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Abby Beasley

"Back to the Future" was particularly easy to read because of it's conversational tone which I think begs the reader to consider how it may be applicable to them specifically more so than a more robotic white paper or published study. Not so radical now, the hypothetical 2024 scenario is even more now applicable for readers to consider as this piece is seemingly outdated but his experiment still holds. Largely, this piece utilizes rhetoric to convey the message. But left to its own devices, it does tell Mutter's story which involves not only the audience then and there and the reader here and now, but also the future audiences because one of his large take aways was just how critical it is to evaluate cause and effect. I would be interested to see just the quantitative figures here swapped for more current ones -- dates and percentiles. The remainder of the content would be just as compelling. While perhaps suited for different audiences, the three attachments present convincing arguments about the future and just how vital the present is in maintaining that.


Relating to Schrag’s talk, I found it very interesting the point he made about “global” climate change being a “global” problem. In the scenario that the United States becomes uber radical and stops all carbon emissions and becomes efficient in sequestration, if the world does nothing and continues along its same path, we are still in big trouble. I think this is a very important problem because it not only requires a societal change in a single country, but a worldwide change and collaboration across all nations. I think this is one of the biggest problems. There are obviously countries that are taking initiative in terms of becoming more energy efficient. But unless more of them do so, they might not have much more influence. If, for example, the United States took the lead on this, I feel like that would have a much larger international influence. Obviously China and India are a different story. But for the most part, if the United States became an environmental bulwark, a majority of the world would follow. Another thing that was touched upon in Schrag’s talk is the idea of humans being responsive, not preventative. He brought up natural disasters, etc that stemmed from global climate change, and only after the fact were we concerned with the matter because people actually had tangible evidence that made them realize, “Hey, this shouldn’t have happened.” I know a saying that goes along with the psychological issue of people not planning for the future. “If you procrastinate doing something to the last minute, it’ll only take you a minute.” Well unfortunately with all this new data and improved models coming out, that isn’t the case. If we don’t do something drastic within the next 40 years, human beings will be living a very uncomfortable lifestyle for at least a century to come.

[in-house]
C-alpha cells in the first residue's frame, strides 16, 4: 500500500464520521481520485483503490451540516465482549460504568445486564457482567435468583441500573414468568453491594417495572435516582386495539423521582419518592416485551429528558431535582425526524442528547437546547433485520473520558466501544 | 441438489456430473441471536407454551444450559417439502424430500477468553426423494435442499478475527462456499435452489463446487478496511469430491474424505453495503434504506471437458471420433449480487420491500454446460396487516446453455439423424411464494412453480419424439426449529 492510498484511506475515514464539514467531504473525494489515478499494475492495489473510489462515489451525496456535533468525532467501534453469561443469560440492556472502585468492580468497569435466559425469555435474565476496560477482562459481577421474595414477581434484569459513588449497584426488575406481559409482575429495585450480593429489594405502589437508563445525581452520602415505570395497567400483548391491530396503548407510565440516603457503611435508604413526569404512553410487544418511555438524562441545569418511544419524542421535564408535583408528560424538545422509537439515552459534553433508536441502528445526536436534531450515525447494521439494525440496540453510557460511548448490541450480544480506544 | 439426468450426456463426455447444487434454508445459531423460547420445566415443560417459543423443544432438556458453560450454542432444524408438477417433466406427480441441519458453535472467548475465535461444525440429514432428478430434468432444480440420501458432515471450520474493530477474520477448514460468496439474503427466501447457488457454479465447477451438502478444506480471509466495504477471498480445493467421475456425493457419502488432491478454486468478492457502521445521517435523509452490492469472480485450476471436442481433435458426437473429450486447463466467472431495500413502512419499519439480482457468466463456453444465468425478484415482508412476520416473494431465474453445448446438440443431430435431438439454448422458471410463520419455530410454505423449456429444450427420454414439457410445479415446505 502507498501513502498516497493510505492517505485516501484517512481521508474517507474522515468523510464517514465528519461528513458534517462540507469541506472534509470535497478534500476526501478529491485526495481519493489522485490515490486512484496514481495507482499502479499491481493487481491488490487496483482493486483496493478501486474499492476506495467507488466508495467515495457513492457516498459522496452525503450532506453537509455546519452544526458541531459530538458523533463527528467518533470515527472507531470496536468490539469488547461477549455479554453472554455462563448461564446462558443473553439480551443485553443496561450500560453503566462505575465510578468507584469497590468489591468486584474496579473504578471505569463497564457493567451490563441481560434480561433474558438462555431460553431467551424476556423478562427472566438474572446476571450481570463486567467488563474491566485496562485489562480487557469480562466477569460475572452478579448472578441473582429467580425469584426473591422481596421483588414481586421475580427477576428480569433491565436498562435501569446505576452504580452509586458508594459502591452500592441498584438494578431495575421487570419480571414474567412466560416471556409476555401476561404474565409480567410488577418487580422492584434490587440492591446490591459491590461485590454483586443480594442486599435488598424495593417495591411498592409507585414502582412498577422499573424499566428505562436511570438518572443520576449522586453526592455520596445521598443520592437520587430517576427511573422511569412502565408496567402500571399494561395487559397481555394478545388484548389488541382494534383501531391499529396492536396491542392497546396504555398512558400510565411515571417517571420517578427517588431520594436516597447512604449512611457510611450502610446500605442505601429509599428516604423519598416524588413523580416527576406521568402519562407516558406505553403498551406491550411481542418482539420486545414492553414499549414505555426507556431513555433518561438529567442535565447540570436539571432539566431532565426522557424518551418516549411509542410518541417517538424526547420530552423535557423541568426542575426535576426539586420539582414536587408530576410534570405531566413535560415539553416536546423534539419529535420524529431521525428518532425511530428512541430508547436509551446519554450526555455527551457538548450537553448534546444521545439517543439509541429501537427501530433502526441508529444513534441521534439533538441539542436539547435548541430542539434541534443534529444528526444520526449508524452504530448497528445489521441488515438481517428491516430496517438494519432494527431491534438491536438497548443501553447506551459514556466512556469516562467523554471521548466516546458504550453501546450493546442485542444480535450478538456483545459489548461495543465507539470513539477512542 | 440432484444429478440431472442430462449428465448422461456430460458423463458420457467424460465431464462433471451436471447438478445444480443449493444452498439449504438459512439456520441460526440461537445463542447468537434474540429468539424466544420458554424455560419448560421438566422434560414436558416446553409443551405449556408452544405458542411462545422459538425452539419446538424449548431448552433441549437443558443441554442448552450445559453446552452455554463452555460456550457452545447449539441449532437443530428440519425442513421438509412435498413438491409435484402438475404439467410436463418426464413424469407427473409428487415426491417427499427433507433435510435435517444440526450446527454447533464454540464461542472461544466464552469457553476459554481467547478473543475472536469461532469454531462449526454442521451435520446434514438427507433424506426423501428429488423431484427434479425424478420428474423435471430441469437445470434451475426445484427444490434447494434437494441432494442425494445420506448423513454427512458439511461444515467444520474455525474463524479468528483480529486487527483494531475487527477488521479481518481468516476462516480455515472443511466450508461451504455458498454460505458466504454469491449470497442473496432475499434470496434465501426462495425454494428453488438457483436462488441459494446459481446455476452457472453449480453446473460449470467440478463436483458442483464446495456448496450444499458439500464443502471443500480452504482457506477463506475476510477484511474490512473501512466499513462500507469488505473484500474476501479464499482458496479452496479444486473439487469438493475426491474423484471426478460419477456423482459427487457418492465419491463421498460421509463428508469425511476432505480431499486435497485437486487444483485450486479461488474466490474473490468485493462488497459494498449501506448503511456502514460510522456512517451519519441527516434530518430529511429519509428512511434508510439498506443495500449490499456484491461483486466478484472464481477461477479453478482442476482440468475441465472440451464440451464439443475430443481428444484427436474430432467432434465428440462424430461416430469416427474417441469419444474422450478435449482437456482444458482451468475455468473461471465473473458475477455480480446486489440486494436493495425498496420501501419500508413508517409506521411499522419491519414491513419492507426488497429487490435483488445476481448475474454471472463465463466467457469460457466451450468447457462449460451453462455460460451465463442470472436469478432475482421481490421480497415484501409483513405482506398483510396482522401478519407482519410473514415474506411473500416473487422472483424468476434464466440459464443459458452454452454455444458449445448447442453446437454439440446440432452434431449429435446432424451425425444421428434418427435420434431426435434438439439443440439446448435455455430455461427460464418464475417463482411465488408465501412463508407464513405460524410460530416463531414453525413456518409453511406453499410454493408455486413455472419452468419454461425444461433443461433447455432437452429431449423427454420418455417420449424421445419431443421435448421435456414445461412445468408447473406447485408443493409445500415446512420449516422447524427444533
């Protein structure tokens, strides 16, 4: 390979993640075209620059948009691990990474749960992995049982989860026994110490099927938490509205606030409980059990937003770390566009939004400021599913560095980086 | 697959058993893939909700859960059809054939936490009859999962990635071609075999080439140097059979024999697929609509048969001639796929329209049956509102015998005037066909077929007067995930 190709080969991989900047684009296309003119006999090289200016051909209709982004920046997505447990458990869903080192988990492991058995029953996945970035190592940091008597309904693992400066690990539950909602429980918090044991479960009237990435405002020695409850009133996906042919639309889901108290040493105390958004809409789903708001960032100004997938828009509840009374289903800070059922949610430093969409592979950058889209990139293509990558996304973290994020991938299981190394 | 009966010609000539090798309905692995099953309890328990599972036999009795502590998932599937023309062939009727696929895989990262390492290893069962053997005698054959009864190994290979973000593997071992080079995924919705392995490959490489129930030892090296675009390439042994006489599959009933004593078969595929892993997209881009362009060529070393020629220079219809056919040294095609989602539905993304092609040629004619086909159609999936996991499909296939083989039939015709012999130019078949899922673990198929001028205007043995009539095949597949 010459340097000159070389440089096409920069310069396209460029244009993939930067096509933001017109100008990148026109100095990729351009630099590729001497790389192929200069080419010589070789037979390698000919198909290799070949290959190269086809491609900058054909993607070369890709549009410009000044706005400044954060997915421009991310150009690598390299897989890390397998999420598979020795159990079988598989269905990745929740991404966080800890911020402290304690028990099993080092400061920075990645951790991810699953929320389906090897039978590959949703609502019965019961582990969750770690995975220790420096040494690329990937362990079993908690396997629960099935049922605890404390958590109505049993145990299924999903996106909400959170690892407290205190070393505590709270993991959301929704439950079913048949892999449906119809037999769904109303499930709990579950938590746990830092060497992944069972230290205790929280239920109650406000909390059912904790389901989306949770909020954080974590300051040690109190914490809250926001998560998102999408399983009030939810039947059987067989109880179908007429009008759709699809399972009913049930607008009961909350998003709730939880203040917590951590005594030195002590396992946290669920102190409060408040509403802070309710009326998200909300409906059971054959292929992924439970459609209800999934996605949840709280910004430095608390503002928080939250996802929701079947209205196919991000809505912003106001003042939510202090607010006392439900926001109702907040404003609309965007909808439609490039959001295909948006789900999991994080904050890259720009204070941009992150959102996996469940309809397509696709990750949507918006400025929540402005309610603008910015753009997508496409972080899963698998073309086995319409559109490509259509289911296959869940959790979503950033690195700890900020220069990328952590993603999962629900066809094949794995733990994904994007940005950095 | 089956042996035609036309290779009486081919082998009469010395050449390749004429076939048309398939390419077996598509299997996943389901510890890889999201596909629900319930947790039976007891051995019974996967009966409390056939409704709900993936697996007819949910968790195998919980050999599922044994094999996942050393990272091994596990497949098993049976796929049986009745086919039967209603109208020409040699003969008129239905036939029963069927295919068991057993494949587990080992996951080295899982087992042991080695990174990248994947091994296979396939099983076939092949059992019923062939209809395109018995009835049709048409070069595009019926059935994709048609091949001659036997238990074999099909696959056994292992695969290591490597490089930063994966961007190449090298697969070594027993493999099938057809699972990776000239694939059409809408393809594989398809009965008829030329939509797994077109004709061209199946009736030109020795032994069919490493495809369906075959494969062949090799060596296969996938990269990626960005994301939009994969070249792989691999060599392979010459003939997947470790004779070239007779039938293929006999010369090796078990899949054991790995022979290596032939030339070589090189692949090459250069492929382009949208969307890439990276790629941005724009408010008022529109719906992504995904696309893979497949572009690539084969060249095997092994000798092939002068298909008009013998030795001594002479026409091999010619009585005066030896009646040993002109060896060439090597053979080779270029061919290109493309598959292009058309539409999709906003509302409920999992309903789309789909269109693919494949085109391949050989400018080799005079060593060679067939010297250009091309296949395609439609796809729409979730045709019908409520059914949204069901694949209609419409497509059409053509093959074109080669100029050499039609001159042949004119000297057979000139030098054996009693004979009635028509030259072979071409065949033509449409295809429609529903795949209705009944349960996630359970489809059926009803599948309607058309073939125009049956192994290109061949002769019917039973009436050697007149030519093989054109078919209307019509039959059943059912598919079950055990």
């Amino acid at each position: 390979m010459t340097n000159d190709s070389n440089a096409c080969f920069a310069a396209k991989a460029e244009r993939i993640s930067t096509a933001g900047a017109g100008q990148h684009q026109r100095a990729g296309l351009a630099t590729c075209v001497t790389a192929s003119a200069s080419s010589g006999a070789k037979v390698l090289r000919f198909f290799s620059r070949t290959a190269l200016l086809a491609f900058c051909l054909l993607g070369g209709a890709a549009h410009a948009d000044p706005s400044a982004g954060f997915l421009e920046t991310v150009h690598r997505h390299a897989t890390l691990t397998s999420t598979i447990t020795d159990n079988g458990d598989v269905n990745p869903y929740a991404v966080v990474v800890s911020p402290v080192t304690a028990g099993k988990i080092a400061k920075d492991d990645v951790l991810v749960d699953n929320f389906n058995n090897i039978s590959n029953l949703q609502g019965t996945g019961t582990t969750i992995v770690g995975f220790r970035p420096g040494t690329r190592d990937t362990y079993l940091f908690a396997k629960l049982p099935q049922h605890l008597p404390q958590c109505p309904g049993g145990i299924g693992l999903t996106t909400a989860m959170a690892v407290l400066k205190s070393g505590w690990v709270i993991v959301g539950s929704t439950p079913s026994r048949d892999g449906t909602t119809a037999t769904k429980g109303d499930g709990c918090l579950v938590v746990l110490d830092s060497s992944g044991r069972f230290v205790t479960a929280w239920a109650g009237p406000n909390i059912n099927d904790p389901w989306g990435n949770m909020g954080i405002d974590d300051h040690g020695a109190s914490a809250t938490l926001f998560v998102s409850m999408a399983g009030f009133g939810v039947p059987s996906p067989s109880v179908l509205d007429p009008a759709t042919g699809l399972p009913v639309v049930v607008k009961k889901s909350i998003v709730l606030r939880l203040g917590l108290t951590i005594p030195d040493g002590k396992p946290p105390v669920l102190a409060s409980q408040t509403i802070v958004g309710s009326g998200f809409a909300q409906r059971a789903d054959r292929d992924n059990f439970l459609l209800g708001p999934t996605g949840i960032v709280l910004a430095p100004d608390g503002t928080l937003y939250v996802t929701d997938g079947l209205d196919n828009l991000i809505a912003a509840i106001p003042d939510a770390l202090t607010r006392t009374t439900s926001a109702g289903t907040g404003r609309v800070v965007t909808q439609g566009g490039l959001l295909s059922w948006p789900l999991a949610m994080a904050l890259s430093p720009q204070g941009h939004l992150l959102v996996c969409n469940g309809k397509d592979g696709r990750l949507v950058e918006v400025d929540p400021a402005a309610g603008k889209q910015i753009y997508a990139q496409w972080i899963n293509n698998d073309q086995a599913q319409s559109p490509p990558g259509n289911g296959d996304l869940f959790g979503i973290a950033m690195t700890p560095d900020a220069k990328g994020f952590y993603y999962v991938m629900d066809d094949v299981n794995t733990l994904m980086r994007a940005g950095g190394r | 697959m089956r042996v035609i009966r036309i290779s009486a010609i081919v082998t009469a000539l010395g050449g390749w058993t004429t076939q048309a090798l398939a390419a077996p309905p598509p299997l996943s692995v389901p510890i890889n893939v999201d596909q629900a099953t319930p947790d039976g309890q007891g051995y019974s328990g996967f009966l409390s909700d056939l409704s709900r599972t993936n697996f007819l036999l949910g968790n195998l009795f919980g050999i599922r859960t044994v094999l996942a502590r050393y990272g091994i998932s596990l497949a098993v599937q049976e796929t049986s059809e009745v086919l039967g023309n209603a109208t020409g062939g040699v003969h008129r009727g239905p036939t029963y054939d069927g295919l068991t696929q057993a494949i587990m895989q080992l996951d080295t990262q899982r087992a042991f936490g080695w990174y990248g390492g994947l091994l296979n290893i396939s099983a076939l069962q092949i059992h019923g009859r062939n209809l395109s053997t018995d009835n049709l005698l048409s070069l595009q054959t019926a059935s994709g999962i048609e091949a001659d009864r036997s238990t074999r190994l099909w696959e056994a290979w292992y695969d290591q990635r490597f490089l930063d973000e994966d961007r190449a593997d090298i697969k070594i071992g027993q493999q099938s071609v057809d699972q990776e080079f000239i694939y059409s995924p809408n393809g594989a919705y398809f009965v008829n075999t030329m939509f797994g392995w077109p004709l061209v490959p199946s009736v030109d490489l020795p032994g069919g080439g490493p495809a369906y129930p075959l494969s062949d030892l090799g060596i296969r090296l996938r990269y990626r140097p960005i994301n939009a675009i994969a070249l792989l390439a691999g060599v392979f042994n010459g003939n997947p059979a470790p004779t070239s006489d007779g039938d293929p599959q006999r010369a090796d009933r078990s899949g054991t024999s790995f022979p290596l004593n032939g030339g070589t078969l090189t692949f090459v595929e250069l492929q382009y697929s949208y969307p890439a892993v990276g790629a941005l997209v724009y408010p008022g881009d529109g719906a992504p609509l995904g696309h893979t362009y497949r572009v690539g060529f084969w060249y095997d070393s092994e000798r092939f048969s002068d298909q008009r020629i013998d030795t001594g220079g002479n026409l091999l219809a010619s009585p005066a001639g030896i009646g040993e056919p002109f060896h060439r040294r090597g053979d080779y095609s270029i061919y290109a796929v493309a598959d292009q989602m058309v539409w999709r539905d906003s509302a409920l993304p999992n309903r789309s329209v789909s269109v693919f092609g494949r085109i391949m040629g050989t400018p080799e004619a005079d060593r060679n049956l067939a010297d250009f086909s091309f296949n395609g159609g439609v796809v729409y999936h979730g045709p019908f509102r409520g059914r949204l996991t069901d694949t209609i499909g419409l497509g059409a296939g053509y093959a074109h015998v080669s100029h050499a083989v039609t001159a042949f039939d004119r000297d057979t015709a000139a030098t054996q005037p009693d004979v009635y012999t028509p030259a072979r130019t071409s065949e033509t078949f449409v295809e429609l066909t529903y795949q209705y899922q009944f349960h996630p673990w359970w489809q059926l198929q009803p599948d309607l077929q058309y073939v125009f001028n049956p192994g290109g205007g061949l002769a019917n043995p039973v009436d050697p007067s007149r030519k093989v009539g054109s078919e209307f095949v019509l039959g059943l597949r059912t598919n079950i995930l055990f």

Jack Miller

Brianna Rakouska

Looking at different tradeoffs of energy byproducts while reading fueling our future made me uneasy because of all of the unknowns associated with carbon burial and nuclear waste. How is it possible to decide if long term effects of radioactive waste or carbon will leave humanity worse off? I would like to know more about carbon sequestration and its potential effects on marine life and the potential for high ocean acidification. Nuclear power is tainted by the negative image of nuclear meltdowns, but I am not convinced this is a bad thing because radioactive waste is far more deadly and permanent than carbon in the atmosphere. The only possible solution, as addressed in this paper is a reliance on multiple sources for energy, which is also the best solution. Reading projections about future effects of carbon paints a dismal picture of the future, which is summed up by Shaw’s quote: “five hundred and fifty [PPM of atmospheric carbon] may be the best we can do, but it is still a disaster”.

Parker Kellam

Like many others it seems, the piece that struck me most was "Back to the Future." It was interesting to me because Schrag hinted to a point that I have always thought about but never heard many others ever mention. He talked about "decisions that determine our fate." By the end of the presidential election in November, it had become very clear to me how passionate I was about the environment, and I always wondered while people were so concerned with so many other matters. Let me be clear, my political knowledge about many things is extremely small and I am not negating the importance of these other things, BUT it always puzzled me that environmental issues are not always at the forefront. The way I see it, if we don't take of the earth and we let it continue to degrade, someday, as Schrag said in another article- who knows when, we won't even be around to care about all of the other political issues. To some extent, it almost seems like this is beginning to become true, especially when you add the loss of lives and land into cost estimates of natural disasters that are most likely effected by climate change. It seems like we most certainly are living an experiment, just trying to figure how much time can go by before we really have to do something, but I'm afraid by the time enough people realize this, it will be too late.

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